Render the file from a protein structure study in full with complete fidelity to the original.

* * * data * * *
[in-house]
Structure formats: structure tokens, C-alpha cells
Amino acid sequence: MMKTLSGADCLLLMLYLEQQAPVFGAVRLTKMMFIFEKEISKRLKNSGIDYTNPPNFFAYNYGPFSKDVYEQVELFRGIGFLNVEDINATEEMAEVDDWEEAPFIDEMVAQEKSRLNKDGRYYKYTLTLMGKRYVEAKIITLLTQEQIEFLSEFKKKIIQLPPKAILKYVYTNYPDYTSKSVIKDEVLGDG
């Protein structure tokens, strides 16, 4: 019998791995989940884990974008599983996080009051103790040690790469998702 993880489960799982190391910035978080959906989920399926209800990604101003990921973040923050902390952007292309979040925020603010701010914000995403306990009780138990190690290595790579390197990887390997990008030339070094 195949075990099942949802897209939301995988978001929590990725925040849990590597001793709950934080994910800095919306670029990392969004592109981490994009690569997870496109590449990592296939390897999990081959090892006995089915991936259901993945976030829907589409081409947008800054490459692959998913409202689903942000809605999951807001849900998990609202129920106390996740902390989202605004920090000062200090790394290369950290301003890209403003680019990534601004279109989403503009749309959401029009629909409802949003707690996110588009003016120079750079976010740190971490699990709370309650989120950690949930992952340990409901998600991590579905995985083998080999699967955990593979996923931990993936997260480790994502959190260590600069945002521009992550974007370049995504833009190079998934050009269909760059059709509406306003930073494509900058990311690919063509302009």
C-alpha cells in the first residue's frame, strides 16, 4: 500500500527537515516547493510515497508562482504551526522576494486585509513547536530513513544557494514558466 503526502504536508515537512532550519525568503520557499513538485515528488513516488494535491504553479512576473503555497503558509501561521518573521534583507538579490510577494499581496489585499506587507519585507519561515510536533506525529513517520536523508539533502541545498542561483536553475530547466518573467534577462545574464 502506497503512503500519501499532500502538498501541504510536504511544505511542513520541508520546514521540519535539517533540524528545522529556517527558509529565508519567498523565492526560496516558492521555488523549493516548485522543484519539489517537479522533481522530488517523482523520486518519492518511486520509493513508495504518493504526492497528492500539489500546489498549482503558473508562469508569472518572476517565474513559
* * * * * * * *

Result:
[in-house]
Structure formats: structure tokens, C-alpha cells
Amino acid sequence: MMKTLSGADCLLLMLYLEQQAPVFGAVRLTKMMFIFEKEISKRLKNSGIDYTNPPNFFAYNYGPFSKDVYEQVELFRGIGFLNVEDINATEEMAEVDDWEEAPFIDEMVAQEKSRLNKDGRYYKYTLTLMGKRYVEAKIITLLTQEQIEFLSEFKKKIIQLPPKAILKYVYTNYPDYTSKSVIKDEVLGDG
């Protein structure tokens, strides 16, 4: 019998791995989940884990974008599983996080009051103790040690790469998702 993880489960799982190391910035978080959906989920399926209800990604101003990921973040923050902390952007292309979040925020603010701010914000995403306990009780138990190690290595790579390197990887390997990008030339070094 195949075990099942949802897209939301995988978001929590990725925040849990590597001793709950934080994910800095919306670029990392969004592109981490994009690569997870496109590449990592296939390897999990081959090892006995089915991936259901993945976030829907589409081409947008800054490459692959998913409202689903942000809605999951807001849900998990609202129920106390996740902390989202605004920090000062200090790394290369950290301003890209403003680019990534601004279109989403503009749309959401029009629909409802949003707690996110588009003016120079750079976010740190971490699990709370309650989120950690949930992952340990409901998600991590579905995985083998080999699967955990593979996923931990993936997260480790994502959190260590600069945002521009992550974007370049995504833009190079998934050009269909760059059709509406306003930073494509900058990311690919063509302009």
C-alpha cells in the first residue's frame, strides 16, 4: 500500500527537515516547493510515497508562482504551526522576494486585509513547536530513513544557494514558466 503526502504536508515537512532550519525568503520557499513538485515528488513516488494535491504553479512576473503555497503558509501561521518573521534583507538579490510577494499581496489585499506587507519585507519561515510536533506525529513517520536523508539533502541545498542561483536553475530547466518573467534577462545574464 502506497503512503500519501499532500502538498501541504510536504511544505511542513520541508520546514521540519535539517533540524528545522529556517527558509529565508519567498523565492526560496516558492521555488523549493516548485522543484519539489517537479522533481522530488517523482523520486518519492518511486520509493513508495504518493504526492497528492500539489500546489498549482503558473508562469508569472518572476517565474513559